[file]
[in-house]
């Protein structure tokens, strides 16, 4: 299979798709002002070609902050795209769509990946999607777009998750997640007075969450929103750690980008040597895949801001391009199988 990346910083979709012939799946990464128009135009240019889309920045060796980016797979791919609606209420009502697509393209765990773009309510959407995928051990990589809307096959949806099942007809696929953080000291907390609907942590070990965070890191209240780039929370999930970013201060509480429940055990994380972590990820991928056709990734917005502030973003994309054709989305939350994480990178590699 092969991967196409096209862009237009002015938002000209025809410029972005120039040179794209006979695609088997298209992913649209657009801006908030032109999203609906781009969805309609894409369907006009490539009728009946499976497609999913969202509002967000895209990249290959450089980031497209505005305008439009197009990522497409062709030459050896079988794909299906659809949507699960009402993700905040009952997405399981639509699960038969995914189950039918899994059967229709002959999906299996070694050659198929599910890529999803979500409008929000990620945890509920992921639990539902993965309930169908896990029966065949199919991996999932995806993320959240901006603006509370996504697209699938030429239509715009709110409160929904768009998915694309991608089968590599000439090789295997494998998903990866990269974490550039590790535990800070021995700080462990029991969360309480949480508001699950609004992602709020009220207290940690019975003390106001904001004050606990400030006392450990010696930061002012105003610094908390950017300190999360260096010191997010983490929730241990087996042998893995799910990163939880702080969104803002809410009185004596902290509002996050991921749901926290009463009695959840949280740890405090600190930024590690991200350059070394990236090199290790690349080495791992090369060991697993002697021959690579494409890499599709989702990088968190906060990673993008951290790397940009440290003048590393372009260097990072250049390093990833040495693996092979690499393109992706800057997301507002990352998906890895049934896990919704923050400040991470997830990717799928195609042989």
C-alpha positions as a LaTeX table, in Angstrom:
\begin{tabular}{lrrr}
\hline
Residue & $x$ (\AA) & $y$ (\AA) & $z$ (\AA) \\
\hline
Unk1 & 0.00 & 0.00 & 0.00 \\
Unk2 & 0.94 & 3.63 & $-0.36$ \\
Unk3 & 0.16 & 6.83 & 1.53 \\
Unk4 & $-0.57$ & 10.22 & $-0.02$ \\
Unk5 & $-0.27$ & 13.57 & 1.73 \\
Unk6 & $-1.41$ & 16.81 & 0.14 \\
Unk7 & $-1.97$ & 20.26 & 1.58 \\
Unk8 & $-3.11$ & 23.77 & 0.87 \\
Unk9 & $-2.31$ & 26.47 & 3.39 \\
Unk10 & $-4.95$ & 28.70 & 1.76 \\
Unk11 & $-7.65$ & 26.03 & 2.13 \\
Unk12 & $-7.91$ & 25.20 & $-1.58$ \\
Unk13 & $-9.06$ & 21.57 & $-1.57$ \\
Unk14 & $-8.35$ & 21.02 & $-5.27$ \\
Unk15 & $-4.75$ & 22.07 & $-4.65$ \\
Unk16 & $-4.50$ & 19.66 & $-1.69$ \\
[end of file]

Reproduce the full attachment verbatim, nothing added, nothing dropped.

[in-house]
């Protein structure tokens, strides 16, 4: 299979798709002002070609902050795209769509990946999607777009998750997640007075969450929103750690980008040597895949801001391009199988 990346910083979709012939799946990464128009135009240019889309920045060796980016797979791919609606209420009502697509393209765990773009309510959407995928051990990589809307096959949806099942007809696929953080000291907390609907942590070990965070890191209240780039929370999930970013201060509480429940055990994380972590990820991928056709990734917005502030973003994309054709989305939350994480990178590699 092969991967196409096209862009237009002015938002000209025809410029972005120039040179794209006979695609088997298209992913649209657009801006908030032109999203609906781009969805309609894409369907006009490539009728009946499976497609999913969202509002967000895209990249290959450089980031497209505005305008439009197009990522497409062709030459050896079988794909299906659809949507699960009402993700905040009952997405399981639509699960038969995914189950039918899994059967229709002959999906299996070694050659198929599910890529999803979500409008929000990620945890509920992921639990539902993965309930169908896990029966065949199919991996999932995806993320959240901006603006509370996504697209699938030429239509715009709110409160929904768009998915694309991608089968590599000439090789295997494998998903990866990269974490550039590790535990800070021995700080462990029991969360309480949480508001699950609004992602709020009220207290940690019975003390106001904001004050606990400030006392450990010696930061002012105003610094908390950017300190999360260096010191997010983490929730241990087996042998893995799910990163939880702080969104803002809410009185004596902290509002996050991921749901926290009463009695959840949280740890405090600190930024590690991200350059070394990236090199290790690349080495791992090369060991697993002697021959690579494409890499599709989702990088968190906060990673993008951290790397940009440290003048590393372009260097990072250049390093990833040495693996092979690499393109992706800057997301507002990352998906890895049934896990919704923050400040991470997830990717799928195609042989």
C-alpha positions as a LaTeX table, in Angstrom:
\begin{tabular}{lrrr}
\hline
Residue & $x$ (\AA) & $y$ (\AA) & $z$ (\AA) \\
\hline
Unk1 & 0.00 & 0.00 & 0.00 \\
Unk2 & 0.94 & 3.63 & $-0.36$ \\
Unk3 & 0.16 & 6.83 & 1.53 \\
Unk4 & $-0.57$ & 10.22 & $-0.02$ \\
Unk5 & $-0.27$ & 13.57 & 1.73 \\
Unk6 & $-1.41$ & 16.81 & 0.14 \\
Unk7 & $-1.97$ & 20.26 & 1.58 \\
Unk8 & $-3.11$ & 23.77 & 0.87 \\
Unk9 & $-2.31$ & 26.47 & 3.39 \\
Unk10 & $-4.95$ & 28.70 & 1.76 \\
Unk11 & $-7.65$ & 26.03 & 2.13 \\
Unk12 & $-7.91$ & 25.20 & $-1.58$ \\
Unk13 & $-9.06$ & 21.57 & $-1.57$ \\
Unk14 & $-8.35$ & 21.02 & $-5.27$ \\
Unk15 & $-4.75$ & 22.07 & $-4.65$ \\
Unk16 & $-4.50$ & 19.66 & $-1.69$ \\